Updated: Feb. 18, 2014. President Obama signed a new bill into law that restores military retirement benefits for most military retirees and those currently serving. The new law grandfathers in military service members who were serving on or before December 31, 2013. Those who joined on or after January 1, 2014 will still receive the reduced military retirement benefits. Learn more in this article: Congress Restores Military Retirement Pay.

Updated: Jan. 14, 2014. The initial bill to cut military pay was passed by the House of Representatives in mid December 2013. The House and Senate have negotiated some changes to the bill, which have been reflected in this article. We will updated the final rulings if/when they become official.

Military organizations and lobby groups were blindsided recently when the House of Representatives passed the Bipartisan Budget Act, a bill that called for the reduction of pay raises for current servicemembers and decrease the annual Cost of Living Adjustment (COLA) for working age retirees (under age 62). One of the purposes of the Bipartisan Budget Act is to reduce the impact of the automatic budget cuts mandated by the Sequestration. Avoiding the mandated cuts will be paid for, in part, by shifting resources from working age military retirees, by reducing the annual Cost of Living Adjustment by 1% less than the current standard.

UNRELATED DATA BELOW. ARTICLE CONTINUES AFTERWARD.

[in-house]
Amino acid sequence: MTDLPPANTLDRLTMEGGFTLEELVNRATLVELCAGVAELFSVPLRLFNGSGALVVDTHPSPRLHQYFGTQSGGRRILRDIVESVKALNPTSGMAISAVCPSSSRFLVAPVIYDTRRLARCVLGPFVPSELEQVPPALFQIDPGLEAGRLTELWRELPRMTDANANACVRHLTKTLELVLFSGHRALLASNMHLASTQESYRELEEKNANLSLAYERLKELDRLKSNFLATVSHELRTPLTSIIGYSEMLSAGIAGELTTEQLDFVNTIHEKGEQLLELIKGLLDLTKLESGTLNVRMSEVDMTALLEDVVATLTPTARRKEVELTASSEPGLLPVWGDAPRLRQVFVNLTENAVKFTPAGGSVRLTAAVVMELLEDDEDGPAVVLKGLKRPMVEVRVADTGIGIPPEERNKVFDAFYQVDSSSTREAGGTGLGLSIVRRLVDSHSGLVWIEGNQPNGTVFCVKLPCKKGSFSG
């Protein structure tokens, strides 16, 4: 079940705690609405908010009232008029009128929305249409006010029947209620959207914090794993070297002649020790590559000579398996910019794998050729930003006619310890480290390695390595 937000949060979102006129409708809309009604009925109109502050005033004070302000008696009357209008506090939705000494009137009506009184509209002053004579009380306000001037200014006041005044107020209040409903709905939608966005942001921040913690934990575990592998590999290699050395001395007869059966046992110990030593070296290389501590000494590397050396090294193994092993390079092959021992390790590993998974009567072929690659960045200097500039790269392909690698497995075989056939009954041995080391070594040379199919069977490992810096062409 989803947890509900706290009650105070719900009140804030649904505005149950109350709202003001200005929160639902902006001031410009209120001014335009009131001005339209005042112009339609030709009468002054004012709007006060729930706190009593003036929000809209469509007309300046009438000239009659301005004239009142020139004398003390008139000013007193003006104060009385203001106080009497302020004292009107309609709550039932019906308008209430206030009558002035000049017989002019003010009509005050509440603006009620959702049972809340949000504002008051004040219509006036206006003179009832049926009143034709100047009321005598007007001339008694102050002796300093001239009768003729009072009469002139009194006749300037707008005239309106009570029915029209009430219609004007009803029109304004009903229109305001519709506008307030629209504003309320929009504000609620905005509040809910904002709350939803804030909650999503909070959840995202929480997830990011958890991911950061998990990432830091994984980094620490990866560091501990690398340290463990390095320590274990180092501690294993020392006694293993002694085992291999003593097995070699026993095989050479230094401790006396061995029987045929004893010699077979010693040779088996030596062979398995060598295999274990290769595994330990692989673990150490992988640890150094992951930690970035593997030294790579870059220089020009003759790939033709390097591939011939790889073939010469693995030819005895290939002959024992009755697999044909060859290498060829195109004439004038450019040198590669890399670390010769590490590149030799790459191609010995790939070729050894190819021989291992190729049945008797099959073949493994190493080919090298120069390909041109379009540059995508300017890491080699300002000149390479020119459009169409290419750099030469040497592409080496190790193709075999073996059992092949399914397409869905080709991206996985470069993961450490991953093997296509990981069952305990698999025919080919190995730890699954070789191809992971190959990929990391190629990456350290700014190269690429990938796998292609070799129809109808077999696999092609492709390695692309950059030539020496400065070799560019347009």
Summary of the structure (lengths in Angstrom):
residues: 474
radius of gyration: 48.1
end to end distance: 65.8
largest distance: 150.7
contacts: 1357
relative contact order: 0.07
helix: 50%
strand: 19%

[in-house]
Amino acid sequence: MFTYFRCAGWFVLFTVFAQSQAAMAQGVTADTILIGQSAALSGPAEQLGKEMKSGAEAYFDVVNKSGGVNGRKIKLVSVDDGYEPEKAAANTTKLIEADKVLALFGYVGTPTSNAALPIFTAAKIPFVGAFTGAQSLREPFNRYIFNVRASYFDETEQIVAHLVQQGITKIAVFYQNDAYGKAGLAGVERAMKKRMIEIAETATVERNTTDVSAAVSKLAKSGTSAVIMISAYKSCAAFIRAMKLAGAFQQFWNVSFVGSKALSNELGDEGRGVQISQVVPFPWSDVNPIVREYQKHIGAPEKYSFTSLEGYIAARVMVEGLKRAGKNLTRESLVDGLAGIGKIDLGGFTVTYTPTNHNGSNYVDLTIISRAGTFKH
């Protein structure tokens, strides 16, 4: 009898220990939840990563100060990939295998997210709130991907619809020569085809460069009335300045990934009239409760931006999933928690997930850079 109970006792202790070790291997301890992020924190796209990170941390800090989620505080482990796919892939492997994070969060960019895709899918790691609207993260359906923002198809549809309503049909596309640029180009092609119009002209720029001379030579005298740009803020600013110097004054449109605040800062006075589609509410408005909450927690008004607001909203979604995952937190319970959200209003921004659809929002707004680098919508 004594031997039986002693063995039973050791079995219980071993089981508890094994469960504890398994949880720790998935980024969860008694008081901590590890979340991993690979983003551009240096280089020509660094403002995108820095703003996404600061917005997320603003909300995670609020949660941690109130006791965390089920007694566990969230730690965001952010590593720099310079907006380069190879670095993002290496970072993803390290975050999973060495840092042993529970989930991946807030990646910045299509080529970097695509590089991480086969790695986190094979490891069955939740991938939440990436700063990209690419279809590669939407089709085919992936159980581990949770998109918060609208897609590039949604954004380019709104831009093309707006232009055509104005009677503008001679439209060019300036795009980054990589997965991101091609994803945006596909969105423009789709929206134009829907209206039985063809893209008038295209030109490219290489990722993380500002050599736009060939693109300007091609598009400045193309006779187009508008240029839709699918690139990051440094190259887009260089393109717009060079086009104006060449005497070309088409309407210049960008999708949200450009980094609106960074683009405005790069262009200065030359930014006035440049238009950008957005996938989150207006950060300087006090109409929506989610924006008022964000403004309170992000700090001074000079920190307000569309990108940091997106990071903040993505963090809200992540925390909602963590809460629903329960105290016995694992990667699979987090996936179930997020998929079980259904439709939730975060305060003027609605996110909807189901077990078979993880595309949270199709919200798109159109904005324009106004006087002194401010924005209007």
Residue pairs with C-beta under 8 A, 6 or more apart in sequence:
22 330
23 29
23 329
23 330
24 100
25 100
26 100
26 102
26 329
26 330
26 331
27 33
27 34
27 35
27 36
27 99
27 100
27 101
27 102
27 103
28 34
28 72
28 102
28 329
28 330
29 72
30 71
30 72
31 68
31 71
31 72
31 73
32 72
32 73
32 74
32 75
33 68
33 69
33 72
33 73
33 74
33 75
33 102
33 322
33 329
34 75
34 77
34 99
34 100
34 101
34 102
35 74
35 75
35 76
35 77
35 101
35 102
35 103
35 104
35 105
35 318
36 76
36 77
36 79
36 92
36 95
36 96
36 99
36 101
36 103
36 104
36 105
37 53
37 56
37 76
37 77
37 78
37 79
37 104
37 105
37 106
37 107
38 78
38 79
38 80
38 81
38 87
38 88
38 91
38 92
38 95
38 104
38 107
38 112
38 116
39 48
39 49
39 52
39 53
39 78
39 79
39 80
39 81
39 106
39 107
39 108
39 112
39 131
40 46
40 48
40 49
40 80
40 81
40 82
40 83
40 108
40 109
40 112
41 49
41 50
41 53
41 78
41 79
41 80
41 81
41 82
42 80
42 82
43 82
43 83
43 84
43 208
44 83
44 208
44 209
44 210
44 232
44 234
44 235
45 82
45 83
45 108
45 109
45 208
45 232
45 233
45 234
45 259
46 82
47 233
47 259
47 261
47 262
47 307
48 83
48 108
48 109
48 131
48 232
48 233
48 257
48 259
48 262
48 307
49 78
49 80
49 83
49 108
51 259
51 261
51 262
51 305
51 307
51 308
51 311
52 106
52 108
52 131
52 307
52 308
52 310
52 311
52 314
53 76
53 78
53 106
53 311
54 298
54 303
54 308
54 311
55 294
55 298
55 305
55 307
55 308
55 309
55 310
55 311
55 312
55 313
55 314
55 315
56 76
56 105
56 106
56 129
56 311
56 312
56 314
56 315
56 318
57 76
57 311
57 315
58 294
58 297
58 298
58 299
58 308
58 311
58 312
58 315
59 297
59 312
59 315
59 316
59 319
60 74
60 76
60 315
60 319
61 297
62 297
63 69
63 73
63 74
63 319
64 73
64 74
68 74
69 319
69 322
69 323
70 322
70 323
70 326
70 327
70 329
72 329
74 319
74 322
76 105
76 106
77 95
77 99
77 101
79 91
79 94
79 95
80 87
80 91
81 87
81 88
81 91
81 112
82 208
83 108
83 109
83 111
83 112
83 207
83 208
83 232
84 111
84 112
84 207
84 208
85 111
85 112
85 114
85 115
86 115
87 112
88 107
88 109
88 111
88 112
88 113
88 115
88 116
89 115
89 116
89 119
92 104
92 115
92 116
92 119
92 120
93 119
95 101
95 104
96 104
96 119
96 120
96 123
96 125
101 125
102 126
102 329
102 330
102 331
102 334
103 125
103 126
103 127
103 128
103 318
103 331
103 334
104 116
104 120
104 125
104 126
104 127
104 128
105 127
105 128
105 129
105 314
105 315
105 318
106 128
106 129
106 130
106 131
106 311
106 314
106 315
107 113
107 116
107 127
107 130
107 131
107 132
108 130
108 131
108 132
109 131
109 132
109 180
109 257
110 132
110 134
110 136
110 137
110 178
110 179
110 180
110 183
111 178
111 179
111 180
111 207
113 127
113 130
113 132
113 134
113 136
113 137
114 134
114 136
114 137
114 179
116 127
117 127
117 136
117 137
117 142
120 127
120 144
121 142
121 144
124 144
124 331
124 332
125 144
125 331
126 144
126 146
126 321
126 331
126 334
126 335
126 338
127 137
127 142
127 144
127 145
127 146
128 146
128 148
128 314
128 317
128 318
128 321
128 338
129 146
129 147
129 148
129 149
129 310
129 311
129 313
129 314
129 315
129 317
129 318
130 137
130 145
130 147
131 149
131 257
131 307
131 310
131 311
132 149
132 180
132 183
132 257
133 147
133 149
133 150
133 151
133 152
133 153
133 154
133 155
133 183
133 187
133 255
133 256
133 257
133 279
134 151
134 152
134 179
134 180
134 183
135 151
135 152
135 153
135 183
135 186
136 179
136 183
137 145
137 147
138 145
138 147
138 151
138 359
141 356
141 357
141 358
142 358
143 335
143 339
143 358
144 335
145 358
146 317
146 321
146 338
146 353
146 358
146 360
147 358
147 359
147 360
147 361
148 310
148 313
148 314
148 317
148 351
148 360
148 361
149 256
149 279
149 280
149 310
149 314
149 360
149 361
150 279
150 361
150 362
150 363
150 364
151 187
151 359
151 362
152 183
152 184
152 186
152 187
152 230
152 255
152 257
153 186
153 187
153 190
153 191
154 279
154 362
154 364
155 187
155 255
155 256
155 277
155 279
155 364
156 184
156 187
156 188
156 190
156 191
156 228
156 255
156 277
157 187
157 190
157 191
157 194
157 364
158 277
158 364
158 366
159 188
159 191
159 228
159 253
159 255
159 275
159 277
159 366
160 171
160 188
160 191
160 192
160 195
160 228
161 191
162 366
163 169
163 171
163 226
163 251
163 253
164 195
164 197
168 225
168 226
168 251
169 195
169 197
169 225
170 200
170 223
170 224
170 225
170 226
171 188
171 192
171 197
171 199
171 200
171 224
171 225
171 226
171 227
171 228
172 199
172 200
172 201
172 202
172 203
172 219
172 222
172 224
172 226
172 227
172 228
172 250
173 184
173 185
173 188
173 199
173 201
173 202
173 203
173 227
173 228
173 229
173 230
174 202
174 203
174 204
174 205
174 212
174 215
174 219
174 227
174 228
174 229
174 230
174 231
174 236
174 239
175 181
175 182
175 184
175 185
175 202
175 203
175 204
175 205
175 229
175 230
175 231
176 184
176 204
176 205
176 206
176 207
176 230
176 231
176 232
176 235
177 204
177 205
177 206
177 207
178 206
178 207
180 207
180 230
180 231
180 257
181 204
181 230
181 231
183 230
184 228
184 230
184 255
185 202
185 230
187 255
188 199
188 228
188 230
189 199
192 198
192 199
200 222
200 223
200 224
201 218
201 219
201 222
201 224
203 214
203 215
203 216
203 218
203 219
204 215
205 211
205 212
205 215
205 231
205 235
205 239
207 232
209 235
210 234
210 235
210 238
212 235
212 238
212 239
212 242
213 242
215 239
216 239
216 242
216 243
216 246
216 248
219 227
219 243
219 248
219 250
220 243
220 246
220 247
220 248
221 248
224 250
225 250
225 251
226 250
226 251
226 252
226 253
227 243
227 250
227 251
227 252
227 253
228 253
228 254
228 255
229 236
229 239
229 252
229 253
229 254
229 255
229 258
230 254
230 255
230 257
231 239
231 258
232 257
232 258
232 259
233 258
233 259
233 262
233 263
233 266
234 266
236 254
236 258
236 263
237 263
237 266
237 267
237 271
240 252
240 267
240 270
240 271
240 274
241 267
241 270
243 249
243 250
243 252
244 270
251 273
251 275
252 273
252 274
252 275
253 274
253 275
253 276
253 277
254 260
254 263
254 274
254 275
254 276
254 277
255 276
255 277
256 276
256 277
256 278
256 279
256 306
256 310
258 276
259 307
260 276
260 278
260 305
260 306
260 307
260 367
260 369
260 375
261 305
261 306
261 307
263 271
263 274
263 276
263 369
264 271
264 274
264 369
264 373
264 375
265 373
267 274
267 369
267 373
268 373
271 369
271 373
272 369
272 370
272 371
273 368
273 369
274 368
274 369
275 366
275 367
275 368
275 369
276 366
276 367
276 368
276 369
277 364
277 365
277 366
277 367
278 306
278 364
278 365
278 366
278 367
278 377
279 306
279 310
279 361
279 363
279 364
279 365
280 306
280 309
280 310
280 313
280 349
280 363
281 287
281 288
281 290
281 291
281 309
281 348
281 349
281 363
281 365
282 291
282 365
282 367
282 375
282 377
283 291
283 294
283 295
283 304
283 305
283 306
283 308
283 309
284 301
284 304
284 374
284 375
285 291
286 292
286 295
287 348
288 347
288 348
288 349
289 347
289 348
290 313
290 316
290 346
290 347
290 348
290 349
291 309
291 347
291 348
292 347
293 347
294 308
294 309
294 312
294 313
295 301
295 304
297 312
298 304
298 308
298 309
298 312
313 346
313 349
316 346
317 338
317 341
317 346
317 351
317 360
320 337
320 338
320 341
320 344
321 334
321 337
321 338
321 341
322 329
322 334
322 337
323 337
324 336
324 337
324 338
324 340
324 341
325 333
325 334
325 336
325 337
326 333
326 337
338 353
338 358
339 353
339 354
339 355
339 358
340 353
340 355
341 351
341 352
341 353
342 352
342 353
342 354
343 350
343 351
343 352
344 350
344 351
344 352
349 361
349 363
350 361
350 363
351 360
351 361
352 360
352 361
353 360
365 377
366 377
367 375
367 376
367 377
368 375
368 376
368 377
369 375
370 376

In other words, if you are a military retiree under the age of 62, you may start seeing smaller annual pay raises. This can have a huge impact over time. Let’s take a step back and look at military pensions, how the pay raises are determined, and how this may impact you.

Military Pension Benefits Overview

The military has a few different retirement plan options. The two active duty retirement plans this new bill would affect are the High-3 Retirement Plan, and the REDUX Retirement Plan.

  • The High-3 Retirement Plan gives retirees a pension based on 50% of their average base pay of their three highest annual salaries when they retire after 20 years of service (plus 2.5% of base pay for each additional year served above 20 years of service). There are annual cost of living adjustments based on CPI (explained below).
  • REDUX Retirement Option: Retirees who choose the REDUX plan receive a $30,000 lump sum payment at year 15, in exchange for locking in a lower annual cost of living adjustment, which is fixed at CPI-1%. (You will notice this is similar to the Bipartisan Budget Act proposal). There is an adjustment at age 62 to bring their pension up to the amount it would have been without the reduced COLA, then the COLA-1% resumes. This rarely works out to the benefit of the retiree, and in most cases, REDUX is a poor retirement option.

I haven’t yet seen word on whether or not the REDUX option will be affected by the Bipartisan Budget Act, and if so, how it will be affected. We will update this article when we learn more.

How Military Pension Pay Raises Are Currently Made